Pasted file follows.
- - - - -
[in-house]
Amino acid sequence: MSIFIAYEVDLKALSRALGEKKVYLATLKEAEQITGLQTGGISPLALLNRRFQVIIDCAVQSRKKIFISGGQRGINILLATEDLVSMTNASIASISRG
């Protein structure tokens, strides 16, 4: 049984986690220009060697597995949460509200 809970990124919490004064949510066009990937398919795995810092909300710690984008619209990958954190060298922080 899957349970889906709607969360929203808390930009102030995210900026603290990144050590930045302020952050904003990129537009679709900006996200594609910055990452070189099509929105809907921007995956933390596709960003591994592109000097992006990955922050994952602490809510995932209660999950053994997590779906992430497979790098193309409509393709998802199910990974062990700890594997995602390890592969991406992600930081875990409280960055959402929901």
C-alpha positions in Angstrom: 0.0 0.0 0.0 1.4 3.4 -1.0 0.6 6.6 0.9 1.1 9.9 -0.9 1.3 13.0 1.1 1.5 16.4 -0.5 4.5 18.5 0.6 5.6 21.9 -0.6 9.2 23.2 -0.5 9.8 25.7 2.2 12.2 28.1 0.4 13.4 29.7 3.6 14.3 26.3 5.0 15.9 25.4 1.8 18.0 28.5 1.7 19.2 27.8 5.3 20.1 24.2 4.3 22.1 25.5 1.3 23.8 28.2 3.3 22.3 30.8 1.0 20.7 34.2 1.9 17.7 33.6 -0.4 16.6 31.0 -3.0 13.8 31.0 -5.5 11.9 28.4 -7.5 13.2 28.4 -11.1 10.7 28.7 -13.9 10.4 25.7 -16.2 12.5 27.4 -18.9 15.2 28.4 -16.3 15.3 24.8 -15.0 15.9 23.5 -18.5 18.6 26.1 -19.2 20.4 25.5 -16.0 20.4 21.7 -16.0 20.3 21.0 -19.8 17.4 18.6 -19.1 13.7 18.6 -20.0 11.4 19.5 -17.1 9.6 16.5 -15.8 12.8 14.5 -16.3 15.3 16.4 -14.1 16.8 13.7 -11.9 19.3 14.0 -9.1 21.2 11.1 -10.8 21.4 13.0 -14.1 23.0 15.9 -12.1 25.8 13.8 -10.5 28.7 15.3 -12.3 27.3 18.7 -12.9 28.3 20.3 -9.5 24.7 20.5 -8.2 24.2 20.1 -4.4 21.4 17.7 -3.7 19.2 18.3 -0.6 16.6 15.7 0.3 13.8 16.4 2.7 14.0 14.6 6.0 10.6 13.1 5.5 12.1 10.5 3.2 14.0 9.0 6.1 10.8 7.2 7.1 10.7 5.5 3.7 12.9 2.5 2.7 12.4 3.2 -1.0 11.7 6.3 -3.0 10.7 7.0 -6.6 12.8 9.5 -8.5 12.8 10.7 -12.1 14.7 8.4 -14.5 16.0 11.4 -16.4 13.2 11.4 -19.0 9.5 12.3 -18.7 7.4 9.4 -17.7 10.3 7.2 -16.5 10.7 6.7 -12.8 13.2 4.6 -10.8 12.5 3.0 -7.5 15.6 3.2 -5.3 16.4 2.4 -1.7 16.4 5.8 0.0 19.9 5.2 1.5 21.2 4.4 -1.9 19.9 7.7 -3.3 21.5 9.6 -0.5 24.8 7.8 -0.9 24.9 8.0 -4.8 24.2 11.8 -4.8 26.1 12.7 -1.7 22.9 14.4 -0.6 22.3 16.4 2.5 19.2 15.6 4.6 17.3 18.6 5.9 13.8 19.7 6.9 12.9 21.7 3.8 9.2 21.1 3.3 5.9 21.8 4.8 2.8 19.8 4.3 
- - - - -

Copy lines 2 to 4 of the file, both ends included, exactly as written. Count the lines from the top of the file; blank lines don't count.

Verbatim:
Amino acid sequence: MSIFIAYEVDLKALSRALGEKKVYLATLKEAEQITGLQTGGISPLALLNRRFQVIIDCAVQSRKKIFISGGQRGINILLATEDLVSMTNASIASISRG
């Protein structure tokens, strides 16, 4: 049984986690220009060697597995949460509200 809970990124919490004064949510066009990937398919795995810092909300710690984008619209990958954190060298922080 899957349970889906709607969360929203808390930009102030995210900026603290990144050590930045302020952050904003990129537009679709900006996200594609910055990452070189099509929105809907921007995956933390596709960003591994592109000097992006990955922050994952602490809510995932209660999950053994997590779906992430497979790098193309409509393709998802199910990974062990700890594997995602390890592969991406992600930081875990409280960055959402929901």
C-alpha positions in Angstrom: 0.0 0.0 0.0 1.4 3.4 -1.0 0.6 6.6 0.9 1.1 9.9 -0.9 1.3 13.0 1.1 1.5 16.4 -0.5 4.5 18.5 0.6 5.6 21.9 -0.6 9.2 23.2 -0.5 9.8 25.7 2.2 12.2 28.1 0.4 13.4 29.7 3.6 14.3 26.3 5.0 15.9 25.4 1.8 18.0 28.5 1.7 19.2 27.8 5.3 20.1 24.2 4.3 22.1 25.5 1.3 23.8 28.2 3.3 22.3 30.8 1.0 20.7 34.2 1.9 17.7 33.6 -0.4 16.6 31.0 -3.0 13.8 31.0 -5.5 11.9 28.4 -7.5 13.2 28.4 -11.1 10.7 28.7 -13.9 10.4 25.7 -16.2 12.5 27.4 -18.9 15.2 28.4 -16.3 15.3 24.8 -15.0 15.9 23.5 -18.5 18.6 26.1 -19.2 20.4 25.5 -16.0 20.4 21.7 -16.0 20.3 21.0 -19.8 17.4 18.6 -19.1 13.7 18.6 -20.0 11.4 19.5 -17.1 9.6 16.5 -15.8 12.8 14.5 -16.3 15.3 16.4 -14.1 16.8 13.7 -11.9 19.3 14.0 -9.1 21.2 11.1 -10.8 21.4 13.0 -14.1 23.0 15.9 -12.1 25.8 13.8 -10.5 28.7 15.3 -12.3 27.3 18.7 -12.9 28.3 20.3 -9.5 24.7 20.5 -8.2 24.2 20.1 -4.4 21.4 17.7 -3.7 19.2 18.3 -0.6 16.6 15.7 0.3 13.8 16.4 2.7 14.0 14.6 6.0 10.6 13.1 5.5 12.1 10.5 3.2 14.0 9.0 6.1 10.8 7.2 7.1 10.7 5.5 3.7 12.9 2.5 2.7 12.4 3.2 -1.0 11.7 6.3 -3.0 10.7 7.0 -6.6 12.8 9.5 -8.5 12.8 10.7 -12.1 14.7 8.4 -14.5 16.0 11.4 -16.4 13.2 11.4 -19.0 9.5 12.3 -18.7 7.4 9.4 -17.7 10.3 7.2 -16.5 10.7 6.7 -12.8 13.2 4.6 -10.8 12.5 3.0 -7.5 15.6 3.2 -5.3 16.4 2.4 -1.7 16.4 5.8 0.0 19.9 5.2 1.5 21.2 4.4 -1.9 19.9 7.7 -3.3 21.5 9.6 -0.5 24.8 7.8 -0.9 24.9 8.0 -4.8 24.2 11.8 -4.8 26.1 12.7 -1.7 22.9 14.4 -0.6 22.3 16.4 2.5 19.2 15.6 4.6 17.3 18.6 5.9 13.8 19.7 6.9 12.9 21.7 3.8 9.2 21.1 3.3 5.9 21.8 4.8 2.8 19.8 4.3 